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Old 12-22-2012, 12:42 PM   #1
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ISO advice when to add thyme

I don't remember the recipe, but I read a while back that thyme enhances meat flavor and should be added early in the cooking because its flavor enhancing quality takes a while to work. Then today I read, in an article on general use of thyme, that it should be added late because otherwise the oils and whatnot will be cooked away.

Who's right? Both, depending?

Sometimes I throw some(ground) in just 'cause I like the smell.

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Old 12-22-2012, 12:50 PM   #2
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Good question. I have read both as well. I suspect it depends. But, does it depend on cooking method or if it is fresh or dried thyme, or maybe what you are cooking or maybe something else.

Maybe put some in at the beginning and some at the end to be safe.
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Old 12-22-2012, 01:09 PM   #3
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Taxlady, thanks. That's a good idea. That way I get to smell it twice! :-)
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Old 12-22-2012, 07:15 PM   #4
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I think for most slow methods, I would put it in early and let it infuse. If it was a fast method and I wanted it to have a distinct presence, I think I'd put it in late, timed so that it would get the brief heat exposure it needs to bloom. I'm thinking of braising as a slow method, and it's all contained in the vessel. Of course, in such as braising, I would be removing the plant parts at the end.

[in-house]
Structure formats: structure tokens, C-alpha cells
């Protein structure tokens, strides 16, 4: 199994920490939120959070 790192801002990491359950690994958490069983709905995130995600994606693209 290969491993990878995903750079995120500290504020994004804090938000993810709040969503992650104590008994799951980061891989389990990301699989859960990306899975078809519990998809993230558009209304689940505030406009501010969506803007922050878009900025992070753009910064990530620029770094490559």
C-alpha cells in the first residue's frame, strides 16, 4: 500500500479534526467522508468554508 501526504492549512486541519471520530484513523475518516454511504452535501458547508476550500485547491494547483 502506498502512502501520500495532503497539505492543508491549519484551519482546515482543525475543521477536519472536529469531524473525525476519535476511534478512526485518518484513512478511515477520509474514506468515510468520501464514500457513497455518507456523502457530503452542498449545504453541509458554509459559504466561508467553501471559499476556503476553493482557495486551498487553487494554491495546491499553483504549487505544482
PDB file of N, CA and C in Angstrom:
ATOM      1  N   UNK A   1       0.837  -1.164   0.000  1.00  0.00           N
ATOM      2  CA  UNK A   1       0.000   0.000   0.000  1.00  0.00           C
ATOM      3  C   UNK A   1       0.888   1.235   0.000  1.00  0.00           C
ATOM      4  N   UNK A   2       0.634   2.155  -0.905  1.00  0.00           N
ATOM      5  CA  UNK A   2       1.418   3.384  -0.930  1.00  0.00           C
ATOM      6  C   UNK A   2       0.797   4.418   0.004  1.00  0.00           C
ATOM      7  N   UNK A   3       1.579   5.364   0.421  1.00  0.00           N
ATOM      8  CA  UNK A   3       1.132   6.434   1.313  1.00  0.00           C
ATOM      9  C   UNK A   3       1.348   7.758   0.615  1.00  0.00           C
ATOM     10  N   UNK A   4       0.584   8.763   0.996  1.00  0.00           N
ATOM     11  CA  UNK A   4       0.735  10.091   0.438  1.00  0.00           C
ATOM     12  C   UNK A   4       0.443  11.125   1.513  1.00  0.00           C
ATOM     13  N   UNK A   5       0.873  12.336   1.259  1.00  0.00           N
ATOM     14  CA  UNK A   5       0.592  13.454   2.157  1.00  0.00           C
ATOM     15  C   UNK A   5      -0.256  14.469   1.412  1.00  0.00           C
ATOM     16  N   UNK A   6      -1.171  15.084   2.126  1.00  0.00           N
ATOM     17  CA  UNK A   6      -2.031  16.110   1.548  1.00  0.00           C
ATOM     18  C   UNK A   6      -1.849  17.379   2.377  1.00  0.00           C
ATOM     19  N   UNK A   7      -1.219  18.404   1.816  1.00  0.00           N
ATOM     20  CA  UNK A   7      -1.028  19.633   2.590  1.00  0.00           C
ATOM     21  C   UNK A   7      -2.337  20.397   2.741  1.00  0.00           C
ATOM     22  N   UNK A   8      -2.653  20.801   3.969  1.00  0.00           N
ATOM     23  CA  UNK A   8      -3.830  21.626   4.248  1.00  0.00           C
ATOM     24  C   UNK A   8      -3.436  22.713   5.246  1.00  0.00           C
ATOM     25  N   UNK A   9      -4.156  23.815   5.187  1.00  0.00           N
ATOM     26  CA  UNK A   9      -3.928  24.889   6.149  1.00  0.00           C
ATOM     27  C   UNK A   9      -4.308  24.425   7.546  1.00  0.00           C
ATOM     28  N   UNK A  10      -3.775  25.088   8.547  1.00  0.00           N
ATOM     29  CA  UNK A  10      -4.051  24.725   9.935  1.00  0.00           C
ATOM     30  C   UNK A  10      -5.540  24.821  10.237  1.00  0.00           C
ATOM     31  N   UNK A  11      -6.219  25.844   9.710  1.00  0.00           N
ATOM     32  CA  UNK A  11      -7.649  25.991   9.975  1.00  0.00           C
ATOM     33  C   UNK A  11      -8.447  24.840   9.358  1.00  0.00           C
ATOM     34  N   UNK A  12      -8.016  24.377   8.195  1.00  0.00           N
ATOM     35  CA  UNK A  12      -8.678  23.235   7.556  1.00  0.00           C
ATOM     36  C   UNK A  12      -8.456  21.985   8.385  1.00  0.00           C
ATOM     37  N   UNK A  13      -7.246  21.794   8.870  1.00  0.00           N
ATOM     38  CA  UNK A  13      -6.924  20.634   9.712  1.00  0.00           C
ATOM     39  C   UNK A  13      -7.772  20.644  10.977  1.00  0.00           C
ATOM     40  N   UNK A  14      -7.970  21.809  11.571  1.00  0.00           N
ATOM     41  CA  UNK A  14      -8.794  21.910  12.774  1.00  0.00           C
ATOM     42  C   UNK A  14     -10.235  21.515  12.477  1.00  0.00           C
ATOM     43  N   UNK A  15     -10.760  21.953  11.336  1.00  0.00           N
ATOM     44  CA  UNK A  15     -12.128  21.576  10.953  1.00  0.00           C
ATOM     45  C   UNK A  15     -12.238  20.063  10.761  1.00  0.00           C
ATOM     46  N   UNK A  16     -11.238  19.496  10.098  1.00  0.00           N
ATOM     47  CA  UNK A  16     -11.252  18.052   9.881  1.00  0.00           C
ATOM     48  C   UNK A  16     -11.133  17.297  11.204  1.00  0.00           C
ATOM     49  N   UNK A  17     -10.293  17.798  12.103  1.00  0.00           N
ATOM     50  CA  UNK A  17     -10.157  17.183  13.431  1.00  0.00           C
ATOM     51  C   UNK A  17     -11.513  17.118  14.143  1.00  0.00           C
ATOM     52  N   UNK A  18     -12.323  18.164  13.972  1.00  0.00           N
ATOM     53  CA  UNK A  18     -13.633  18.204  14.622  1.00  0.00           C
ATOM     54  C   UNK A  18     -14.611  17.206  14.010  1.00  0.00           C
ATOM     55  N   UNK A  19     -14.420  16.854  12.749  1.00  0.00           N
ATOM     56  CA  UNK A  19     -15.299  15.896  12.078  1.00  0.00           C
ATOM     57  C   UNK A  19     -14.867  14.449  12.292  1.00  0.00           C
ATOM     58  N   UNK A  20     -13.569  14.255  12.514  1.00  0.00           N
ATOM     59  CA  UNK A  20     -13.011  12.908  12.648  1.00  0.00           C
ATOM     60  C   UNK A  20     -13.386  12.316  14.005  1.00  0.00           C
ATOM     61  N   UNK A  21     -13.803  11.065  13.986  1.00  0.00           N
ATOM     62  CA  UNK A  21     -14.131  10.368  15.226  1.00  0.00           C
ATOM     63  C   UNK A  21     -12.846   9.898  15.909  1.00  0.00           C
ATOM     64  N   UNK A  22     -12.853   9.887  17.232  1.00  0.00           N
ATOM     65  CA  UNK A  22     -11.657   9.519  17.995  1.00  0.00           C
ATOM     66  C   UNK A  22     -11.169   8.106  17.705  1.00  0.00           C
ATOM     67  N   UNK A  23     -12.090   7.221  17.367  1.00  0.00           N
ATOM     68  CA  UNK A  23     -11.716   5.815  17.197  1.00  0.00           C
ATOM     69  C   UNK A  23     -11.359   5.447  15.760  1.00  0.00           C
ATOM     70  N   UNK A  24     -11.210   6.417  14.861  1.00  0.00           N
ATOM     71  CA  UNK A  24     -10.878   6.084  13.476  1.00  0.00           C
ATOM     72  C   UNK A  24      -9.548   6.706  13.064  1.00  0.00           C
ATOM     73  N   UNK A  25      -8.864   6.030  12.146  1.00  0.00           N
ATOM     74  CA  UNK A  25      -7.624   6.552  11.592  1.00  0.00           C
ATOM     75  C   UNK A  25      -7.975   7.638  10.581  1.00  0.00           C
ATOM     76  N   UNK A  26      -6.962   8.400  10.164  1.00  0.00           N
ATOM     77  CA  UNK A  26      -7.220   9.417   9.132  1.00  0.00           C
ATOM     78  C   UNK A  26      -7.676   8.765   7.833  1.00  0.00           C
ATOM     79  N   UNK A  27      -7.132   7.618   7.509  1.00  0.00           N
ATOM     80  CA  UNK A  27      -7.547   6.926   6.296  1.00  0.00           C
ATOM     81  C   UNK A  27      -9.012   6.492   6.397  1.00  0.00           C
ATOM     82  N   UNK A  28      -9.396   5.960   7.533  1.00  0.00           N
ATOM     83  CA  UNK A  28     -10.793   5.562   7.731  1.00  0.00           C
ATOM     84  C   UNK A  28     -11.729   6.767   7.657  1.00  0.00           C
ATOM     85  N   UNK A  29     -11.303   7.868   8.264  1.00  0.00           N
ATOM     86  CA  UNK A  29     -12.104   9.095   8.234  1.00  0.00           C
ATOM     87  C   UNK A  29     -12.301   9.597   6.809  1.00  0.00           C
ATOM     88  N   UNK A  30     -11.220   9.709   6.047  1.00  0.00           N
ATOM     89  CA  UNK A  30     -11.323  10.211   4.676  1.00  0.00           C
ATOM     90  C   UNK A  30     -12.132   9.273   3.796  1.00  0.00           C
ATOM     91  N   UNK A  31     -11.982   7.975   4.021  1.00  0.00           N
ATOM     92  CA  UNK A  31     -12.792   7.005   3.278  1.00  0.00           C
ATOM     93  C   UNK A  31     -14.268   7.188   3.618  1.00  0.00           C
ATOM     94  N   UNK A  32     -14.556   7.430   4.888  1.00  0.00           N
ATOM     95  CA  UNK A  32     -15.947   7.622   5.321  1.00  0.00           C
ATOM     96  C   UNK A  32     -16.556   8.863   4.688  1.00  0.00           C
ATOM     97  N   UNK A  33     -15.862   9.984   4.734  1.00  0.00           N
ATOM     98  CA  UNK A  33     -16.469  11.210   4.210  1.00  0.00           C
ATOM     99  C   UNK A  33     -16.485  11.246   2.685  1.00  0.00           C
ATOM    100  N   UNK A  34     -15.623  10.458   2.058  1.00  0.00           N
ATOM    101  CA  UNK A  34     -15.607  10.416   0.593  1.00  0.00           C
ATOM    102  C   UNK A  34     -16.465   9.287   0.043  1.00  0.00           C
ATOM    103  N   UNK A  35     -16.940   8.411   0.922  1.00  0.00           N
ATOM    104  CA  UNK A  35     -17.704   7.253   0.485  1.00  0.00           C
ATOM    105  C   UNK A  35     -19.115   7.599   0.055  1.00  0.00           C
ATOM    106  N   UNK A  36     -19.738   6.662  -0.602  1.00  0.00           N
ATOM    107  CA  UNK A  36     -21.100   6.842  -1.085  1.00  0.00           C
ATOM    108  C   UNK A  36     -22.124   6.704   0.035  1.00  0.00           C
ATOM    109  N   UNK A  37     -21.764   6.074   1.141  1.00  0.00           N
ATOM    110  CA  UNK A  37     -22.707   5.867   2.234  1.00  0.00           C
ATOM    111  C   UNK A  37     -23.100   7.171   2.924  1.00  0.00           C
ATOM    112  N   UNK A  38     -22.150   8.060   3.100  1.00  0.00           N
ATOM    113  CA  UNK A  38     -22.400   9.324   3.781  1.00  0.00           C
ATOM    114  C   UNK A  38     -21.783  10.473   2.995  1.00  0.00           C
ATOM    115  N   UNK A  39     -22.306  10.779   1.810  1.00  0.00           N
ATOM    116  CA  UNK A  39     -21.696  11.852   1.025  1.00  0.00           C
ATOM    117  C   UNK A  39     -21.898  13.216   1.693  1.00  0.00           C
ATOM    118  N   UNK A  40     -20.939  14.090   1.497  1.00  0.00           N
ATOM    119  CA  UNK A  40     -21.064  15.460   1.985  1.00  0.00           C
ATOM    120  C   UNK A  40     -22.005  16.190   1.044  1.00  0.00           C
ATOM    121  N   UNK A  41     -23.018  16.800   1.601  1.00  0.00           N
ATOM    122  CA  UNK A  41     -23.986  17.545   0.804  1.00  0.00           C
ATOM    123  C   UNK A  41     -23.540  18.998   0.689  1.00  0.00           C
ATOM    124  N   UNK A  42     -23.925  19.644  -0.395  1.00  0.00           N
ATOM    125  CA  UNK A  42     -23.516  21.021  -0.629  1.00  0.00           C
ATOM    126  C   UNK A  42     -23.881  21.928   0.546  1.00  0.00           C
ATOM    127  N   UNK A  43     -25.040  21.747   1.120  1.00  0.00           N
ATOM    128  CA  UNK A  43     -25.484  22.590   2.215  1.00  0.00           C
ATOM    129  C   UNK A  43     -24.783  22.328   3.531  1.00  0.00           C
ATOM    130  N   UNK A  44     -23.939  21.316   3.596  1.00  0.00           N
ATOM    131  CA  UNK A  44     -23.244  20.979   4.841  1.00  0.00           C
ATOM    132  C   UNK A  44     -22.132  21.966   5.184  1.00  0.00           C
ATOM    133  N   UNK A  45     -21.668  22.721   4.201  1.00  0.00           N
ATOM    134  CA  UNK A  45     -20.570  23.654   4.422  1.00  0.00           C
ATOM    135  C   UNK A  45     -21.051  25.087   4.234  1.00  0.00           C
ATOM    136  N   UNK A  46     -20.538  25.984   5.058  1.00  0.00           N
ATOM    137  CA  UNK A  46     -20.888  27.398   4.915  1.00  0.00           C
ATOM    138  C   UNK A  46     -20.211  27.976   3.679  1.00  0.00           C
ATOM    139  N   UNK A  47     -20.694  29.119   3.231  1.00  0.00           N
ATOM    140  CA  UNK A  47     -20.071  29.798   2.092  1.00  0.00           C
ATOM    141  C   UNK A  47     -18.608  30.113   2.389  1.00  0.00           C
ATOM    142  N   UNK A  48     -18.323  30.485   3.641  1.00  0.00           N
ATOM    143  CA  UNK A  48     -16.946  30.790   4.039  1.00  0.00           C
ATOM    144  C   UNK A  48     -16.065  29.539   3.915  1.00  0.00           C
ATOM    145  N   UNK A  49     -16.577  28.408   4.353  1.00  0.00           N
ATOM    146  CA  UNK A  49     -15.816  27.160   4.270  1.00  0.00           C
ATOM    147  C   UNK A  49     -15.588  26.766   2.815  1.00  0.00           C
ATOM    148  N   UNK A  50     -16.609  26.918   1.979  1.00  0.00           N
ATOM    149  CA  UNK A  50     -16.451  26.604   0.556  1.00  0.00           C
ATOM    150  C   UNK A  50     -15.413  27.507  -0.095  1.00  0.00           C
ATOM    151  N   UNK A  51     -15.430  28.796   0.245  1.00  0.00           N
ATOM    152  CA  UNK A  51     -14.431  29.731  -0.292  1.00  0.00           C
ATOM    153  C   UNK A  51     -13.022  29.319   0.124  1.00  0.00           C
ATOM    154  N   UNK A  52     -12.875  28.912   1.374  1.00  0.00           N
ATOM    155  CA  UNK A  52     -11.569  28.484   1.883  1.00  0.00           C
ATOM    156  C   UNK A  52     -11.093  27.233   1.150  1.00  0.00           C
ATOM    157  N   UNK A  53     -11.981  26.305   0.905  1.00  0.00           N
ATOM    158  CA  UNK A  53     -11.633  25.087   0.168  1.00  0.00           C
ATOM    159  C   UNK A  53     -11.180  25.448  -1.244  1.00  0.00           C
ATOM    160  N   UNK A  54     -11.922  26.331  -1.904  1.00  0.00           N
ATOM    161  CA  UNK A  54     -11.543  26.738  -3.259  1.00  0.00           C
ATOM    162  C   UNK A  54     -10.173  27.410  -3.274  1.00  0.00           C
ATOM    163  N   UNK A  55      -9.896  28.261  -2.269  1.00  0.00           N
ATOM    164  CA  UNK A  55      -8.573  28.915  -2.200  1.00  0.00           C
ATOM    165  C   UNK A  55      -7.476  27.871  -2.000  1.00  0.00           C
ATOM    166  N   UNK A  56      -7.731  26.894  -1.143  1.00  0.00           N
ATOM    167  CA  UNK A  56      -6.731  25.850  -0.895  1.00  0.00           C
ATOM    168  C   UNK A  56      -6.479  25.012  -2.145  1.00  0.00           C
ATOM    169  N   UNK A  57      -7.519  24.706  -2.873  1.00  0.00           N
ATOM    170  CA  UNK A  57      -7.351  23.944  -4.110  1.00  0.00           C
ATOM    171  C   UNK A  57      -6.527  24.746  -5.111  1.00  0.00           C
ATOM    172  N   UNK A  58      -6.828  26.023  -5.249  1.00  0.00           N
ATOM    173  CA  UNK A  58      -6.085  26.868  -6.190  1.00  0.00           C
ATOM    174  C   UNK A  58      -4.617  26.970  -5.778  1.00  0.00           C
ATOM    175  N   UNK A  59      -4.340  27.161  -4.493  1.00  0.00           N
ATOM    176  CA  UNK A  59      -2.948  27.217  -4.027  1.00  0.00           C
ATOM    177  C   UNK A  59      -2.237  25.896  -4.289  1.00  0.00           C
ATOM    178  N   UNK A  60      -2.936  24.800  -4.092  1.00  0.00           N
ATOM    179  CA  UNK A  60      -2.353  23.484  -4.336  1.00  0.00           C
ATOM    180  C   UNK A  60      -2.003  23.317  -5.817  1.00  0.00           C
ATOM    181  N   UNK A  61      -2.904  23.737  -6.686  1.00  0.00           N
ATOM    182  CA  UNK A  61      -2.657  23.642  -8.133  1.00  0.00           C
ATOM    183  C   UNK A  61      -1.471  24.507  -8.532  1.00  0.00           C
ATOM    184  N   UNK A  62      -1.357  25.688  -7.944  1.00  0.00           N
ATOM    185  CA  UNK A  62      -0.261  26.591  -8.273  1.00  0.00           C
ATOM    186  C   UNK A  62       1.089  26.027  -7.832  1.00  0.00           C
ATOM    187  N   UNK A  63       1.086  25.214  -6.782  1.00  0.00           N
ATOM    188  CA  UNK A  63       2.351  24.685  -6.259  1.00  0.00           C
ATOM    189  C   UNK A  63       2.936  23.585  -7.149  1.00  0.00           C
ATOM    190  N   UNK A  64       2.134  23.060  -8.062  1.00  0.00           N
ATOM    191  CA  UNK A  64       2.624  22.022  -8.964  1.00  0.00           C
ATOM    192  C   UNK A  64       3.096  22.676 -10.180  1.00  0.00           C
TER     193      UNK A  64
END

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Old 12-28-2012, 11:57 PM   #5
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I usually add dry thyme at the beginning, but for some recipes where I'm using sprigs of fresh thyme, I tie the sprigs together with dental floss and add them at the beginning, but on top of the meat, and remove the bundle before serving. For adding fresh thyme leaves to soups, etc., I strip the leaves off the stems (they are woody) and add the leaves to the top of the pot.
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Old 01-05-2013, 10:03 AM   #6
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Thyme can be used either way. In SV/braising or searing. It's very versatile.

I have to admit "That creep can roll". The Great Lebowsky. LOL
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Old 01-05-2013, 10:31 AM   #7
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You add dry herbs at the beginning and fresh toward the end.
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Old 01-10-2013, 11:11 AM   #8
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I'm with GLC on this one. I only use fresh thyme, never dried, because it's an herb I always have on hand from my garden but generally use it for simmered or braised dishes and in fact don't usually like the taste of thyme unless it's infused into the food, so I almost always add whole sprigs early in the cooking process and remove them before serving.
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Old 01-14-2013, 08:21 AM   #9
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Dried thyme is an ingredient in many dry rubs, so in such grilling, barbecue and roasting recipes, it's naturally used at the start. I use it often when roasting a chicken, either as a rub at the start, or as part of an infusion in the basting liquid (often just butter or olive oil, and herbs).

I use it a lot, both fresh and dried, maybe too often, but it's one of those aromatic herbs that I really love. Marries well with rosemary or marjoram.
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